Overweight and obesity in children due to incorrect drinking habits

In our modern consumer society, food and drink are in abundance. Children benefit from this, but are also victims of the large, often unhealthy, supply. Sugary drinks in particular are fattening. What can you do about that as sensible educators? Because more and more children are dealing with unhealthy obesity. And obesity in children can result in cardiovascular disease later in life and also increases the risk of diabetes.

When happiness was common

In the 1950s, as a small child you were lucky if you received a glass of lemonade once a week, usually made from lemonade syrup and water. Ready-made soft drinks were an unaffordable luxury that you only had a few times a year, for example during holidays when you received a bottle of Seven-Up or Coke. When you were thirsty as a child you were basically sent to the water tap in the kitchen. Today we should also give our children and grandchildren healthy water more often. Not only to prevent them from getting their way in everything, but also from a health perspective. Because children are getting fatter because they consume too many sugary drinks.

Healthy thirst quenchers for children

During the first months of its life, a baby drinks only milk, preferably breast milk. Fortunately, you don’t have to think about what the best food or drink is for your baby. Then comes the period when your little one also wants to drink something else. But what is the right choice? Will it be soft drinks, water or fruit juice. And what is the effect of your choice on the health of the little one.

Thick juice

Many educators choose concentrated juice as a drink for their babies and that is also the choice at many daycare centers and childcare centers. Thick juice is actually a collective name for concentrated pure fruit juice to which you only have to add water to make it drinkable. Because it is sweet, children always like thick juice with water. But for every glass of juice a child drinks, he also ingests 10 grams of sugar. That’s a lot, because a glass of cola or orange juice contains 20 grams of sugar. Children in the Netherlands consume on average about 70 grams of sugar through all kinds of drinks, and that is wrong for children who are already overweight. It is not always clear to what extent overweight children have gained weight due to high-fat juice, fatty foods, or lack of exercise.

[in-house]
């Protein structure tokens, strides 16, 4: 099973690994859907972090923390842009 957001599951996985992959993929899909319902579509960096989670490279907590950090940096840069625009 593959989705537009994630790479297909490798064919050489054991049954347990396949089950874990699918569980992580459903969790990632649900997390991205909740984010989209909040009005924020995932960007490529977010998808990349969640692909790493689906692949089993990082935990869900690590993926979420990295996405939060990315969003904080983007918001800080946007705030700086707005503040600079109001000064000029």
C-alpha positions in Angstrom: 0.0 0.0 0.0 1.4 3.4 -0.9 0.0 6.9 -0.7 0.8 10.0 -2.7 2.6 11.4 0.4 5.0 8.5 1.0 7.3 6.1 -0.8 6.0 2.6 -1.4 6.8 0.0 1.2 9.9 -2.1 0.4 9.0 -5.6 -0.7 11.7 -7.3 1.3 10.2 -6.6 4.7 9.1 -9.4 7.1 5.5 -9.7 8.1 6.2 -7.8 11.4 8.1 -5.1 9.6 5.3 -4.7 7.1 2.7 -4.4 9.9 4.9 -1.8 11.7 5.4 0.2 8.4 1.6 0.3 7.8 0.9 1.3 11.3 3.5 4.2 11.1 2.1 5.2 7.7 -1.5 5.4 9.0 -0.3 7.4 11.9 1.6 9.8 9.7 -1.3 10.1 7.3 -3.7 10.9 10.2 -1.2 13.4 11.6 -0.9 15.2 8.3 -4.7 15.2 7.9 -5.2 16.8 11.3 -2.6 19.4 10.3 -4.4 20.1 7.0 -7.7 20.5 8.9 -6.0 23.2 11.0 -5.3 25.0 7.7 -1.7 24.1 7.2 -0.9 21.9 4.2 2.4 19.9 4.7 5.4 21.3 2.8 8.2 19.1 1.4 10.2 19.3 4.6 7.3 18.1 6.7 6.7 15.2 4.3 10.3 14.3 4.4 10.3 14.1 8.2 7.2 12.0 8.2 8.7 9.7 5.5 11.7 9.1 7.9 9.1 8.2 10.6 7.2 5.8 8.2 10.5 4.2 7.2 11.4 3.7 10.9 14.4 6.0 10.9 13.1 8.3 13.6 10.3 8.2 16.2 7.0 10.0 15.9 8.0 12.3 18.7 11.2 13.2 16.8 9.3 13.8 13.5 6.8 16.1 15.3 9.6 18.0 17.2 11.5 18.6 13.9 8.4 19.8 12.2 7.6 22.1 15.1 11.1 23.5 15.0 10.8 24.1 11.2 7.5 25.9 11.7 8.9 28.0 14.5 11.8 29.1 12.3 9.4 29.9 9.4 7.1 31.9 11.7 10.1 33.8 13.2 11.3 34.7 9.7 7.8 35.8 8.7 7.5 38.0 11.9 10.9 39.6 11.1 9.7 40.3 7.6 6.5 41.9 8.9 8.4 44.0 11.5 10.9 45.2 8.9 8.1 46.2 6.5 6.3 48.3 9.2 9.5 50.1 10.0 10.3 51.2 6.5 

Liquid sugar

In October 2013, Mrs Janne de Ruyter calculated how many children ultimately gain weight due to the liquid sugars in drinks. She compared children who drank a drink with 26 grams of sugar every day with children who consumed drinks with artificial calorie-free sweeteners such as Aspartame and Stevia. Both the sweetened drinks and the artificially sweetened drinks were equally tasty by the children.

In the group of “sugar-free children” their weight increased by an average of 6.35 kg after 1.5 years, while the group that drank one glass of sugary drink gained 7.37 kg. Conclusion: by not giving the children a glass of sugary drinks every day, they appeared to have lost one kilogram in weight after 1.5 years.

Diet drinks are not a solution

Diet drinks are not a solution because they are bad for the teeth. The malic or citric acid present in these drinks dissolves the enamel, making cavities more likely to form in the teeth. Water is actually the healthiest thirst quencher for children, according to researcher De Ruyter. Less chance of being overweight, less tooth decay and a smaller risk of chronic conditions.

Tips to teach your child to drink water

Of course, children do not immediately like water if they have previously only drunk sweet drinks. But it is easy to learn:

  • Dilute the lemonade or concentrated juice with more and more water.
  • Let the child drink the water-based drink from a nice cup with a nice straw.
  • As an educator, set a good example.
  • Set a drinking rule, e.g. after 2 x water, 1 x lemonade.
  • Be patient and, especially if you are very thirsty, always send the child to the tap.